On the other side of this local action are groups like the Bellevue-based Second Amendment Foundation, which just filed a lawsuit against Washington's upcoming ban on large-capacity magazines.

Meanwhile, I don't think the newsroom conversations will stop any time soon. It's part of reporters' aim to be accurate and informative. Despite the sensitive topic, I'm grateful that they happen. Of course, it would be even better to have no reason for these discussions in the first place.

Here is what else KUOW has been reporting:

AS SEEN ON KUOW

caption: Elliott Bay Bookstore on Capitol Hill, which will celebrate 50 years in operation in 2023
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Elliott Bay Bookstore on Capitol Hill, which will celebrate 50 years in operation in 2023
Credit: Brooke Fitts

Seattle's beloved Elliott Bay Book Company is changing ownership for only the second time in its 49-year history. As of June 1, the new owners are Tracy Taylor, the bookstore's former general manager, and Murf Hall and Joey Burgess, who together as a couple own Queer/Bar and the bar Cuff. The three also have another business together already, Big Little News, which they opened in 2021. (Courtesy of Brooke Fitts)

DID YOU KNOW?

Once again, I am forced to look around and wonder how much our city, and general region, is "dying." Washington state has the strongest economy in the USA, according to the eggheads at WalletHub.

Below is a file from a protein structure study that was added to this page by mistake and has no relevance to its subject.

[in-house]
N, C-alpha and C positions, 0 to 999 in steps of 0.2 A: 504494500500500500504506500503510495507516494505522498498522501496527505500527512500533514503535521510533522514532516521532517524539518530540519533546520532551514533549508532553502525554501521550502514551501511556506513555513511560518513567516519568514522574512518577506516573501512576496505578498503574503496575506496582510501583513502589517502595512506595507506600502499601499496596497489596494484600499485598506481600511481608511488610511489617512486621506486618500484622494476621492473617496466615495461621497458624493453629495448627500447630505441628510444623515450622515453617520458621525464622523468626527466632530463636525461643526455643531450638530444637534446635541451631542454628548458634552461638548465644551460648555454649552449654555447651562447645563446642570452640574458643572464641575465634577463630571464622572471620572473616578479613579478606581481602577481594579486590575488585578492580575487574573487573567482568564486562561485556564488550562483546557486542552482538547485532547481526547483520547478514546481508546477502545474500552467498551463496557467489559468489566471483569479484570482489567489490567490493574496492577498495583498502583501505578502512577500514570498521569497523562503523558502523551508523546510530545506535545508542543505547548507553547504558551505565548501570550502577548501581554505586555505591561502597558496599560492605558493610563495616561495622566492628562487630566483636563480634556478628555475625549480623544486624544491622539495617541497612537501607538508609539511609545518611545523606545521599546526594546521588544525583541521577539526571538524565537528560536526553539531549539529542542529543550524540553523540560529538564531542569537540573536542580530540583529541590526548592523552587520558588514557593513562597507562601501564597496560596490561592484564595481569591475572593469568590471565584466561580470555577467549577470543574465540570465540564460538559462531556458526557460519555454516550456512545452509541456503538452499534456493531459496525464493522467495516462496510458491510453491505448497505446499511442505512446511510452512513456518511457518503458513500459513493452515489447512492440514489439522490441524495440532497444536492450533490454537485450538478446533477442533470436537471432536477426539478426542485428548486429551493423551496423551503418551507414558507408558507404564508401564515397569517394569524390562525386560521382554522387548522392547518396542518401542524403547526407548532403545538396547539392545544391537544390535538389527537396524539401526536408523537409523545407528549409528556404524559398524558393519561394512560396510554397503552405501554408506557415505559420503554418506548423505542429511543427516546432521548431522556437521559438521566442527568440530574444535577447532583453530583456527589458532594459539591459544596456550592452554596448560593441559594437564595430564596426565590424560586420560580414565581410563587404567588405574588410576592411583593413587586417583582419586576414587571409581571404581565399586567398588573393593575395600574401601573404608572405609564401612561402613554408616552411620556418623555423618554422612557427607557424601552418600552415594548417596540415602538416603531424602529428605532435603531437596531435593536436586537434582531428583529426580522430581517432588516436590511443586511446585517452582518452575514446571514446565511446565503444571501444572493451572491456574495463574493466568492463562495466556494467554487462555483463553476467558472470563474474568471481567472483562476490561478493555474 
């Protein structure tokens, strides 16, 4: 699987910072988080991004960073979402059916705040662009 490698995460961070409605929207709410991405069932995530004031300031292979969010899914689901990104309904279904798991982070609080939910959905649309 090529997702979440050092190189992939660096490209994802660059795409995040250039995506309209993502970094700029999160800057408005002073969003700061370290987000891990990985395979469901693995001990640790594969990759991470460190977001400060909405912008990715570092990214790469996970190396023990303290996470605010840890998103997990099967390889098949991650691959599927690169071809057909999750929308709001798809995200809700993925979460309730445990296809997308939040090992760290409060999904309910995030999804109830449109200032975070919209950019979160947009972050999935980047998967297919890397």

That might sound weird given that a state like California has an economy that rivals entire nations. But WalletHub considered how much each state is contributing to the national economic engine, using metrics for performance and strength. They basically factored for everything from startup activity to unemployment rates, income levels to poverty levels. Washington comes out on top, mostly for our high level of economic activity and booming innovation.

Specifically, Washington ties for first when it comes to exports per capita (probably due to our fertile agricultural sector); second for average education attainment of recent immigrants; and second for jobs in the tech industry (because we live in the 2020s). Washington also ties for first for independent inventor patents. So we apparently make up for the gray skies with plenty of bright ideas. Read the full report here.

ALSO ON OUR MINDS

caption: Pro-union pins sit on a table during a watch party for Starbucks' employees union election in December in Buffalo, N.Y. Starbucks union organizers say the company is closing a New York store to retaliate.
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Pro-union pins sit on a table during a watch party for Starbucks' employees union election in December in Buffalo, N.Y. Starbucks union organizers say the company is closing a New York store to retaliate.
Credit: AP

Starbucks union says the coffee giant is closing a store to retaliate

Starbucks is closing a store in Ithaca, N.Y., in what Starbucks union organizers are calling an illegal move of retaliation after workers at the location voted to unionize.